Three Stars of the Night: Larry Sanders, DeMarcus Cousins focus on the game instead of the officials

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There are some very good players in the league who let their emotions get the best of them more often than not, and as a result, they have a bad reputation where the officials are concerned.

But sometimes, these guys simply play their games to perfection, and dominate in the process. That’s what we saw tonight from two of our Three Stars.

Paul George (24 points, eight rebounds, six assists, three steals in win at Dallas)

The Mavericks have crawled back into the Western Conference playoff picture after struggling with injuries to key players throughout the majority of the season. Dallas had been playing much better as of late, yet that mattered little to a Pacers team that has been, for the most part, solid all season long.

George’s all-around effort was key in this one offensively, while the Pacers as a team shut down the Mavericks almost completely, holding them to just 38.6 percent shooting and killing them on the glass by a 21-rebound margin.

DeMarcus Cousins (34 points on 16 shots, 14 rebounds in 30 minutes of action)

Cousins had it all going in this one, and any time he focuses on the matter at hand instead of the way the officials (or broadcasters) are calling the game, he has a chance to turn in a special performance.

His effort in this one might have been good enough to earn him top honors of the night, had the Suns actually been interested in fielding a team that featured their best players.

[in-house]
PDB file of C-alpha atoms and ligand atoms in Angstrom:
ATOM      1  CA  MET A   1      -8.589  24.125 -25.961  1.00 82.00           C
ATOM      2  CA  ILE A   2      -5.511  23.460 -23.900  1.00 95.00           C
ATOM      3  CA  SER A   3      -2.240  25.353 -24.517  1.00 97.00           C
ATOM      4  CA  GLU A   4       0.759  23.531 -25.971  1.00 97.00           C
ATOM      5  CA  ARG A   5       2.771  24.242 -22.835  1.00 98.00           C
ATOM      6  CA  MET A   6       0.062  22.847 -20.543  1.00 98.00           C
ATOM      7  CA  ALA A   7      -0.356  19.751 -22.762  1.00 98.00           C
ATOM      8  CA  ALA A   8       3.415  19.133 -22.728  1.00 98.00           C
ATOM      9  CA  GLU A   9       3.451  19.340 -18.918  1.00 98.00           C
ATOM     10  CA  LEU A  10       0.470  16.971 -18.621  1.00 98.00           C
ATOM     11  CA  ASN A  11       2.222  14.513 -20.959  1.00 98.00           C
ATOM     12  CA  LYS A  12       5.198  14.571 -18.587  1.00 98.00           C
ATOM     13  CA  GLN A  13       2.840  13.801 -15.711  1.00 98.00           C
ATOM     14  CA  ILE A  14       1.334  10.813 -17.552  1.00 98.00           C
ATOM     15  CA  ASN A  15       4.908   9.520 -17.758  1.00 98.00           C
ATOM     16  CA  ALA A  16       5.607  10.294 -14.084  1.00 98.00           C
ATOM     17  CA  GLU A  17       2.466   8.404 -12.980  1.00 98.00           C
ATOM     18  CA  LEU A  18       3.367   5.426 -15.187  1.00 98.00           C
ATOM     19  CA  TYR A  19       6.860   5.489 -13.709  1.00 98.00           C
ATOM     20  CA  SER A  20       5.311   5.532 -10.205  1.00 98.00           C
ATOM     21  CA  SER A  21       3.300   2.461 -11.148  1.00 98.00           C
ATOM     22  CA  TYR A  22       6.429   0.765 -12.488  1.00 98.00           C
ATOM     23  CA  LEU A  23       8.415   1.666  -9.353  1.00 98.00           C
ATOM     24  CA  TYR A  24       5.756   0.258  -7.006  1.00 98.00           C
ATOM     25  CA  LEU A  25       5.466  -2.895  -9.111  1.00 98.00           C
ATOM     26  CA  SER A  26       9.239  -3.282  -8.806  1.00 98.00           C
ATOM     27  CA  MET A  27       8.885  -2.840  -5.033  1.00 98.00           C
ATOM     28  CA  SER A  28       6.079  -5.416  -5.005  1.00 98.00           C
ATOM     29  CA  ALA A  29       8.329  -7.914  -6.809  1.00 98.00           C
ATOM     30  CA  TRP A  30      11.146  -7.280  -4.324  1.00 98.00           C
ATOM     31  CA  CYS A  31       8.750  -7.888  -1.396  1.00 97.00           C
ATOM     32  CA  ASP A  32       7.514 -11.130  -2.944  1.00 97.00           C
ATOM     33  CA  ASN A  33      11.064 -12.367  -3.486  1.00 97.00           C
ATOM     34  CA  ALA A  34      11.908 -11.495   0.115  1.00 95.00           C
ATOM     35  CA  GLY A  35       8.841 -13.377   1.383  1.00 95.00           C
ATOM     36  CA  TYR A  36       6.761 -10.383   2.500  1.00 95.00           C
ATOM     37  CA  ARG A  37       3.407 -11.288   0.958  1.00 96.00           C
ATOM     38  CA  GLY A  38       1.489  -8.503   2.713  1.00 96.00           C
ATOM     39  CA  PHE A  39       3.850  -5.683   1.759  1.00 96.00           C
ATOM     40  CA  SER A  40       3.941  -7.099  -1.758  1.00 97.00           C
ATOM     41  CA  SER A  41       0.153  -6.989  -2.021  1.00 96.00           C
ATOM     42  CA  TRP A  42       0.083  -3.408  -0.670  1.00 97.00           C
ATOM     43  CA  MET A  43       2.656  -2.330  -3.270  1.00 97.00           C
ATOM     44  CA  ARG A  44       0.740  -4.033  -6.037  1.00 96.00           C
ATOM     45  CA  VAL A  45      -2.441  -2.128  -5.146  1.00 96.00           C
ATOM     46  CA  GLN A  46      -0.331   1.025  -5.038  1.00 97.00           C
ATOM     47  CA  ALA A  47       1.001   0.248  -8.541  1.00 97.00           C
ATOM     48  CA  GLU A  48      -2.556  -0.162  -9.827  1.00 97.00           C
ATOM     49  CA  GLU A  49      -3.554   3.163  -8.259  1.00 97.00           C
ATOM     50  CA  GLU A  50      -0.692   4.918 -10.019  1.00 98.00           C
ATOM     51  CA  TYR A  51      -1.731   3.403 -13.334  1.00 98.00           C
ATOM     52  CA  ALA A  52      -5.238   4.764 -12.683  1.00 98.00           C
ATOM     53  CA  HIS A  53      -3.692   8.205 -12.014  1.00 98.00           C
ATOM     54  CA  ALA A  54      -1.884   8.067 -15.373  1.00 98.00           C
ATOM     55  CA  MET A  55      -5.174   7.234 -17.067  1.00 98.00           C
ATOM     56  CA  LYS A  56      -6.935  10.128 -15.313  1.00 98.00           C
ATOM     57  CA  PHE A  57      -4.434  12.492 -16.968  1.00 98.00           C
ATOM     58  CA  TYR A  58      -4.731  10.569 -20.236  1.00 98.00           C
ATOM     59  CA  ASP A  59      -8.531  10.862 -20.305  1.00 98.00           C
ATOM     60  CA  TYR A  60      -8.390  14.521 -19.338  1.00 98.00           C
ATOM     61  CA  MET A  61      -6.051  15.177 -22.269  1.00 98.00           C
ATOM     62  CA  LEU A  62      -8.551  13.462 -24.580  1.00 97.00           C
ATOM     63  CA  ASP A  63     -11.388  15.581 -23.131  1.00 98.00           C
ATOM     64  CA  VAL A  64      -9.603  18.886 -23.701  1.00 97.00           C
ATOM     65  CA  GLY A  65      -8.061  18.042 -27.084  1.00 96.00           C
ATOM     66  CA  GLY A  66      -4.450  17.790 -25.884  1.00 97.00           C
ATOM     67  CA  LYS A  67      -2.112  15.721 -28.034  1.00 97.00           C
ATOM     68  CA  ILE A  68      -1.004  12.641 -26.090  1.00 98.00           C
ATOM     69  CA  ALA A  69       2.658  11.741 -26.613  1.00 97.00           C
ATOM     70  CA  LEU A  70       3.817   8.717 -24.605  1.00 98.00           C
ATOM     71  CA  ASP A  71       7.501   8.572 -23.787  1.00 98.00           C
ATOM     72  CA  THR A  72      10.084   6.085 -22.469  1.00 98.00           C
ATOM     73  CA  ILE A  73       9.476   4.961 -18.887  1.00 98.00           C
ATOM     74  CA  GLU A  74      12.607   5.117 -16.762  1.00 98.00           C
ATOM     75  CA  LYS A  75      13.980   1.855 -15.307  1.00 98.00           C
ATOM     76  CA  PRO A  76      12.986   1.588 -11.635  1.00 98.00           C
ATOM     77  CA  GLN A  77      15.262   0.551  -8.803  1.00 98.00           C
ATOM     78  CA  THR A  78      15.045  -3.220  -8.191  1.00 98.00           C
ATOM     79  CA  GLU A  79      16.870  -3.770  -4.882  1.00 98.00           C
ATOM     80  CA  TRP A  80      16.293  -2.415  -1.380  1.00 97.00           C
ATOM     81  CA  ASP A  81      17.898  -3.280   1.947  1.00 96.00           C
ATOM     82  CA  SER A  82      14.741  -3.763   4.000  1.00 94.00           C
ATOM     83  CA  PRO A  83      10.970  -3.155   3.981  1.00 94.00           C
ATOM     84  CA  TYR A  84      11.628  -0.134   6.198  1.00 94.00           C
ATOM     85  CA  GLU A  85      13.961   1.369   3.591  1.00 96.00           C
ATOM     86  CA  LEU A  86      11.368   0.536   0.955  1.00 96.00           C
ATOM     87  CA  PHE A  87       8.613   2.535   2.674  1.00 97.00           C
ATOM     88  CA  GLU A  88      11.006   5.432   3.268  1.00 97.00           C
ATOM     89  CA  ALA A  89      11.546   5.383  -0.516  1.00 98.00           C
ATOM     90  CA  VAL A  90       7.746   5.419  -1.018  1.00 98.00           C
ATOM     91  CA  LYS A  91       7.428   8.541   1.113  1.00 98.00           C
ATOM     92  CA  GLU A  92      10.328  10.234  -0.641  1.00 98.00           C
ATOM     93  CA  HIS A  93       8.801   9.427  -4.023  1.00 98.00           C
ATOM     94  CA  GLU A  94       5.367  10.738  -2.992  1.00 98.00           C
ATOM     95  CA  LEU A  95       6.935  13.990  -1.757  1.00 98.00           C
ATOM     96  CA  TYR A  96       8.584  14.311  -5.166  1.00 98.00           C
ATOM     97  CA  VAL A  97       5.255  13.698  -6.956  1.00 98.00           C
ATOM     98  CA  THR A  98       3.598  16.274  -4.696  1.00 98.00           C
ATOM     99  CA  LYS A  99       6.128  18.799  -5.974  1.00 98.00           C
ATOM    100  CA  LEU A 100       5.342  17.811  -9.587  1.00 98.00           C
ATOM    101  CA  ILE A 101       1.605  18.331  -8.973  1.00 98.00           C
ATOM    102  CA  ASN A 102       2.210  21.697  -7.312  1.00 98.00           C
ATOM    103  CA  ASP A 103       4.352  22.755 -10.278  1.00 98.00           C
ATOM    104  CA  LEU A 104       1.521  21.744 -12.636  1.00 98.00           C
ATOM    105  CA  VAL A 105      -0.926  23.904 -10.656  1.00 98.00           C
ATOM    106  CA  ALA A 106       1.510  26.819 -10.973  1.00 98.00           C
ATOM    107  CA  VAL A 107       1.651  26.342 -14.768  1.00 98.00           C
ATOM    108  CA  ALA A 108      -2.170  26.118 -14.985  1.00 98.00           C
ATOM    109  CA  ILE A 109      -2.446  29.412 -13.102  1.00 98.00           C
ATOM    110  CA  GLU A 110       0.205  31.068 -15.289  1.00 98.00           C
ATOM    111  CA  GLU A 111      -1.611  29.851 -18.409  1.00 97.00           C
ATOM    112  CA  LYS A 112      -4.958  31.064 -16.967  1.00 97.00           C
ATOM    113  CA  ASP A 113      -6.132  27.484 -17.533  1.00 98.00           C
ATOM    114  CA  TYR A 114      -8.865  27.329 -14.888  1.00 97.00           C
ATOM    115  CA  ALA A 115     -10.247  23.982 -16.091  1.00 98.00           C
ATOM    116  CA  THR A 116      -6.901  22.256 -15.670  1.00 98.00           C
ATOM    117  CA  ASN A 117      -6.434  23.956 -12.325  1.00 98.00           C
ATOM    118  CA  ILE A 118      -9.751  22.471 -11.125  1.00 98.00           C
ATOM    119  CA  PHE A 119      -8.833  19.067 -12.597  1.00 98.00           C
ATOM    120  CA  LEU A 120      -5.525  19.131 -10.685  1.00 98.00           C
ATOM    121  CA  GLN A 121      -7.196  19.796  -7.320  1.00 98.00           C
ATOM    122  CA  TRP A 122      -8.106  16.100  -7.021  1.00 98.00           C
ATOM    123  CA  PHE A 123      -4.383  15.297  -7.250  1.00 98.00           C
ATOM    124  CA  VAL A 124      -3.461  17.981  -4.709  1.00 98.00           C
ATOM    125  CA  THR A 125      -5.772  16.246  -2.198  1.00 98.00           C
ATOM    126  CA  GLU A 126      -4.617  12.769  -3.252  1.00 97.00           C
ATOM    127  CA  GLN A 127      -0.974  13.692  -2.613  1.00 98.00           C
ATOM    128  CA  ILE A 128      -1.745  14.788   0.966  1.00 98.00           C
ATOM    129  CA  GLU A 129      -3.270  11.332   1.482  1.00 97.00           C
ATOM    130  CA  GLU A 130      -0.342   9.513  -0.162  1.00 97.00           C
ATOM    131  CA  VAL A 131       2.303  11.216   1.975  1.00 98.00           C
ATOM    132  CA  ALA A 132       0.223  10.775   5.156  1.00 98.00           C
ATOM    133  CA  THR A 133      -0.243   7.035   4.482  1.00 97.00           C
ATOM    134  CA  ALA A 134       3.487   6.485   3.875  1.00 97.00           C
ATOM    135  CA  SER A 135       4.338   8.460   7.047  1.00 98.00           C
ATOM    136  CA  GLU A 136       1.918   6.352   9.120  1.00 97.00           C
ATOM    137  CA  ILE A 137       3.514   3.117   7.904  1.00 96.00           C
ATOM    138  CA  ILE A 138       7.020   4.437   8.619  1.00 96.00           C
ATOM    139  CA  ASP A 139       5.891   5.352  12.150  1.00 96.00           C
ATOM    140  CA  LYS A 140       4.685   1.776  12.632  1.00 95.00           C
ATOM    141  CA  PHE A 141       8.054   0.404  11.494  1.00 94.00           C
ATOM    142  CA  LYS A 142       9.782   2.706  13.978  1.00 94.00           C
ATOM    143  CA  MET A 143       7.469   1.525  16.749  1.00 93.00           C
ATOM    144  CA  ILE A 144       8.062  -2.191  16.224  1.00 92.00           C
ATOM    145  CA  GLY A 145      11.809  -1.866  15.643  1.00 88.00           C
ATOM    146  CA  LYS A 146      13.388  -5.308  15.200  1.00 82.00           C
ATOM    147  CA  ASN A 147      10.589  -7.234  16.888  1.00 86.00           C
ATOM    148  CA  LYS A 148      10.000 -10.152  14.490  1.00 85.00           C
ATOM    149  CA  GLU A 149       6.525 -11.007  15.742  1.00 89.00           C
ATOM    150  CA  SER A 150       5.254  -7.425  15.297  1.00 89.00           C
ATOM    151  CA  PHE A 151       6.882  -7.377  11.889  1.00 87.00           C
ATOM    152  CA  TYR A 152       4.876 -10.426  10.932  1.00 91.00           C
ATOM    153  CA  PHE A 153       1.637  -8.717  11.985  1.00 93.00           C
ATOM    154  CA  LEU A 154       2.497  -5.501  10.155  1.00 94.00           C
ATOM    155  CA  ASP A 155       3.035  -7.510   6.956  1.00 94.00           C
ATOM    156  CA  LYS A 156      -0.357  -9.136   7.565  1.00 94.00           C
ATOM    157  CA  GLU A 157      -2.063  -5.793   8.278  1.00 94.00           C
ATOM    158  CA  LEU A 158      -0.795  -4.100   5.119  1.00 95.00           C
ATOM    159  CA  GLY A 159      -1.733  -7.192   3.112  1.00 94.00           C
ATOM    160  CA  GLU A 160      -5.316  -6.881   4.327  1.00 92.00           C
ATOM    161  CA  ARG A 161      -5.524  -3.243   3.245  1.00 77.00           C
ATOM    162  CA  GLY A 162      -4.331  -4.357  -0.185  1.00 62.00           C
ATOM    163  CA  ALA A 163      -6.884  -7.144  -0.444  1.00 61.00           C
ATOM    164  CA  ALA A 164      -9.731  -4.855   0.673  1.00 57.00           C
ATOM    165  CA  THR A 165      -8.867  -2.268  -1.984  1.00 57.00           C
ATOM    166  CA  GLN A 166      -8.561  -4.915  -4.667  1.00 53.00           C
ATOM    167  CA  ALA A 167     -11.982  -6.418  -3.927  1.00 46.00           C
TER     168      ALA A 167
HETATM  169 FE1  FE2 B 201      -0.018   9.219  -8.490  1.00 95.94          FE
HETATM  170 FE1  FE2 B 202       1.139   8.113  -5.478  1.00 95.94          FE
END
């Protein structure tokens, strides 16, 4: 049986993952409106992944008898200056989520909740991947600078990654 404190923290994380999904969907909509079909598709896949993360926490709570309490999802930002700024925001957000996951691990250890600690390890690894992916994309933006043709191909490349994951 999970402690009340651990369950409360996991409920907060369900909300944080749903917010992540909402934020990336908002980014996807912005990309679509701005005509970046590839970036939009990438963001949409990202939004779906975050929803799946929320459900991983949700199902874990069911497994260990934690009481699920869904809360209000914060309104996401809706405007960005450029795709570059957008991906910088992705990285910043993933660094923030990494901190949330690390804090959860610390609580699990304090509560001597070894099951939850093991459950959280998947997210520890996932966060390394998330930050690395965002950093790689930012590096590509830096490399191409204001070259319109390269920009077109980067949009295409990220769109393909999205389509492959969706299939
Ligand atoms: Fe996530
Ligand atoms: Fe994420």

Larry Sanders (Career-high 21 points on 11 shots, 13 rebounds, two blocked shots)

Everyone who follows the NBA closely loves Larry Sanders’ game. He’s athletic, defends, and plays with energy on a nightly basis that makes him fun to watch.

His recent tear of technical fouls and ejections diminished that more than a little bit, but Sanders seems to be back on track, focusing on his game above all else. The Bucks used a balanced attack to dispatch the Lakers on thursday, and when you manage to lead your team in scoring while playing with both Brandon Jennings and Monta Ellis, you know it was a special night.

Scottie Pippen on LeBron James, Michael Jordan: “It’s not a fair comparison”

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The battle has, stupidly, raged on between supporters of Michael Jordan and LeBron James. Both sides seem to believe their preference is irrefutably the choice for the best player in NBA history.

And because they did not play in the same era, the question will never be answered. No doubt in 50 years they will write columns about Jordan vs. LeBron, just like their fathers, and their father’s fathers before them.

James has certainly seemed to take a bit of a leap in the eyes of the NBA community this season, likely because of his wonderful performance at age 33. He’s also single-handedly won two playoff series this year. It’s been incredible.

But LeBron rising above Jordan has also brought out some more reasonable takes. Former Chicago Bulls legend and Jordan running mate Scottie Pippen spoke up recently about the debate, giving a measured analysis that I think is pretty strong.

In short, Pippen basically said you can’t compare the two because of the eras, the style, and the fact they just don’t play the same position (if LeBron even has a position, that is).